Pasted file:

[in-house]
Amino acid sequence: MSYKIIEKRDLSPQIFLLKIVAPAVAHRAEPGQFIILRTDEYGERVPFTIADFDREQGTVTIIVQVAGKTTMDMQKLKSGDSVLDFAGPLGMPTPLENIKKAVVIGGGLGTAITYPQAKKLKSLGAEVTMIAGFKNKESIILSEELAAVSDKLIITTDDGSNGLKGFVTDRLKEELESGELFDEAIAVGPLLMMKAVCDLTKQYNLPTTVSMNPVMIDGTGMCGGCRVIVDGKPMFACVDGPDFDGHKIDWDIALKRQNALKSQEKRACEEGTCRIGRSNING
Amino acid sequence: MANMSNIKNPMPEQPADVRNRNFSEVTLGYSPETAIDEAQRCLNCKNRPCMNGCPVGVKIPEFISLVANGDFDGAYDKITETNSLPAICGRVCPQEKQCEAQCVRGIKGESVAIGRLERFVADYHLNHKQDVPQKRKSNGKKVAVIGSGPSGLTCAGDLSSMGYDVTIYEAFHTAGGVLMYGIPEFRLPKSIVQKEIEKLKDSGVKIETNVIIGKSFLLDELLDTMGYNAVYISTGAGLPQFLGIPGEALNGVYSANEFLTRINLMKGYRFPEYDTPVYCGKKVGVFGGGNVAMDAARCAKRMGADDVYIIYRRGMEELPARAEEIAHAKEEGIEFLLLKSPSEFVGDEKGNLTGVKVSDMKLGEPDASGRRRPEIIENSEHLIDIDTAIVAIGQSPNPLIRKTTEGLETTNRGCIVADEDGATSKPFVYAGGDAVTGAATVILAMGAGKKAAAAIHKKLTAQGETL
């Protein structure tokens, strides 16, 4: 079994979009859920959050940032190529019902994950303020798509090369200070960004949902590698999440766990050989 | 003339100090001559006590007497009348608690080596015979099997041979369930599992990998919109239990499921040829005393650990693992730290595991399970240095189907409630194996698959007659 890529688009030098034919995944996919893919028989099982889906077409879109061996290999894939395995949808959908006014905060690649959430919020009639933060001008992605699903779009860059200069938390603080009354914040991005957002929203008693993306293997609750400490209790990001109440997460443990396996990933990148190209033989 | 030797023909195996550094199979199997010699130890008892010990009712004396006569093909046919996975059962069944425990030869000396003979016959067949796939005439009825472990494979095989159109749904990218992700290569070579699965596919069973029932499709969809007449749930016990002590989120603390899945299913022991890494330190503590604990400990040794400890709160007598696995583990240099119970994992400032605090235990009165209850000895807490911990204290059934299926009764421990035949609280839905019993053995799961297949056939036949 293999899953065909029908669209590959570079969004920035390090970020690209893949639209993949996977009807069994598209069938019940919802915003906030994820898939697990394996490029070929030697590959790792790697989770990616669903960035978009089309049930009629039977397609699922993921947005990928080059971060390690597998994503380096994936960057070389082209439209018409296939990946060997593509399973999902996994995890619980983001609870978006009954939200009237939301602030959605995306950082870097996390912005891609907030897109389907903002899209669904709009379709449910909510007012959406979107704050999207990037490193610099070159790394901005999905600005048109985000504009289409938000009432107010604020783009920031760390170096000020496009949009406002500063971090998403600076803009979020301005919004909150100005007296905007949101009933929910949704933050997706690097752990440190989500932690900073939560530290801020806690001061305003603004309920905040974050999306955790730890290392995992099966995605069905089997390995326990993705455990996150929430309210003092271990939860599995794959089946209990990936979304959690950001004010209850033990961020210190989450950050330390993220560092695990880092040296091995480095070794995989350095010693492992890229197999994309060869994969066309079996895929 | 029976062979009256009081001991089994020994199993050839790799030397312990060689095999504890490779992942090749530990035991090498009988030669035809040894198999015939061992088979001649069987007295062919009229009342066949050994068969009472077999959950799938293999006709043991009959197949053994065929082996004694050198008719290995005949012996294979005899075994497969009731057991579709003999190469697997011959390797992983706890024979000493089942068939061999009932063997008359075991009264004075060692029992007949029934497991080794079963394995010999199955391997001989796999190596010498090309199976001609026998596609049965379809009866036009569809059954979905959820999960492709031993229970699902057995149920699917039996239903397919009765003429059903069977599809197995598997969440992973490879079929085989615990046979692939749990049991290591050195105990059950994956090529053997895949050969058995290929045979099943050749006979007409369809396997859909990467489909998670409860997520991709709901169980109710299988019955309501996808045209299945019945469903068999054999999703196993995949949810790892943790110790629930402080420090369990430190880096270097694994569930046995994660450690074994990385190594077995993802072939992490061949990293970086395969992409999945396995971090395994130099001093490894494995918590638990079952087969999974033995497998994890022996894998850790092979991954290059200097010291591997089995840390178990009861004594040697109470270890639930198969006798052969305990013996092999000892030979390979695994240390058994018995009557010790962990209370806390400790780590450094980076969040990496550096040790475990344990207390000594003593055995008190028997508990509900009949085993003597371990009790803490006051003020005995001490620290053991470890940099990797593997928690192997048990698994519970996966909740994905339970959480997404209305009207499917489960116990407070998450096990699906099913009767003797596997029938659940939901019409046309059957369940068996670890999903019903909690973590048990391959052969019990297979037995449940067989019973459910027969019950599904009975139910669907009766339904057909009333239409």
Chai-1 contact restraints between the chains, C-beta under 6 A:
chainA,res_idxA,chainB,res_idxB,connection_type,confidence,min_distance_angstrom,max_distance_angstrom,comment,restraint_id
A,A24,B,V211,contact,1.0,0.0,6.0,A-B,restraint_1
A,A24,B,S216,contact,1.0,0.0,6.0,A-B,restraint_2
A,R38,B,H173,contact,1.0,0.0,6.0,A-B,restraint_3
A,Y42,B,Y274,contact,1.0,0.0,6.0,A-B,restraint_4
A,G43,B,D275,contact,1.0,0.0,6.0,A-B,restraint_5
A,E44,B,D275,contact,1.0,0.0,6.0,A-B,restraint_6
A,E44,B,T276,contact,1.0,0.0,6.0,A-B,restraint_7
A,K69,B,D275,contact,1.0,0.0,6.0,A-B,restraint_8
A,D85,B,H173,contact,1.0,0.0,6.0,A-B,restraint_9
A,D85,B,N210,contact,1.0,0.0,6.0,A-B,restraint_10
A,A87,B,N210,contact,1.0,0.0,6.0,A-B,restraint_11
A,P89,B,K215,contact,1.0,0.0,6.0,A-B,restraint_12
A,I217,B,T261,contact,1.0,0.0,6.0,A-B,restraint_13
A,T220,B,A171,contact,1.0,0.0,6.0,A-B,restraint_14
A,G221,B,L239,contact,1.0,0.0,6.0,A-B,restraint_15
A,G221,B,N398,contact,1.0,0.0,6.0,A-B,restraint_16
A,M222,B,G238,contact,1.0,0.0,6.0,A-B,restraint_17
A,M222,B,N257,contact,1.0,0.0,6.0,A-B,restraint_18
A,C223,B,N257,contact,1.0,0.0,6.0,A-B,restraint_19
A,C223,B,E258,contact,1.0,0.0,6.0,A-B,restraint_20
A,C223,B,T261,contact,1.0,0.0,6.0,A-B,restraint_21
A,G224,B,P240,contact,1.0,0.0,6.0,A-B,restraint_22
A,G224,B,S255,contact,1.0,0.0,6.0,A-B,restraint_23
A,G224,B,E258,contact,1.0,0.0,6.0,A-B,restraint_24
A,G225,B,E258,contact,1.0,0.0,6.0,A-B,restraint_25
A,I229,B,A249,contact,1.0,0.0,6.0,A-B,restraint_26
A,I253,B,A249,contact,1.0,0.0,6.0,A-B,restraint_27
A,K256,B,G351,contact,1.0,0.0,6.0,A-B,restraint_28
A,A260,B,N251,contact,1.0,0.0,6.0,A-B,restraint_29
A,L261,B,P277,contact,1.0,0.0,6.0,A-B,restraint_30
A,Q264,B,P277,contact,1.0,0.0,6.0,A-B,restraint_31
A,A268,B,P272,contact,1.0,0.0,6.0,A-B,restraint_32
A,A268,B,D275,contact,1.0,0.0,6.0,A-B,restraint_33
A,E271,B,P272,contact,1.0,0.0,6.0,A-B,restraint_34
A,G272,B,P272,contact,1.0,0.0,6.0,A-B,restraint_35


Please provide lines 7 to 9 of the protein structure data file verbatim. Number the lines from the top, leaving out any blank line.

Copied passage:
A,A24,B,V211,contact,1.0,0.0,6.0,A-B,restraint_1
A,A24,B,S216,contact,1.0,0.0,6.0,A-B,restraint_2
A,R38,B,H173,contact,1.0,0.0,6.0,A-B,restraint_3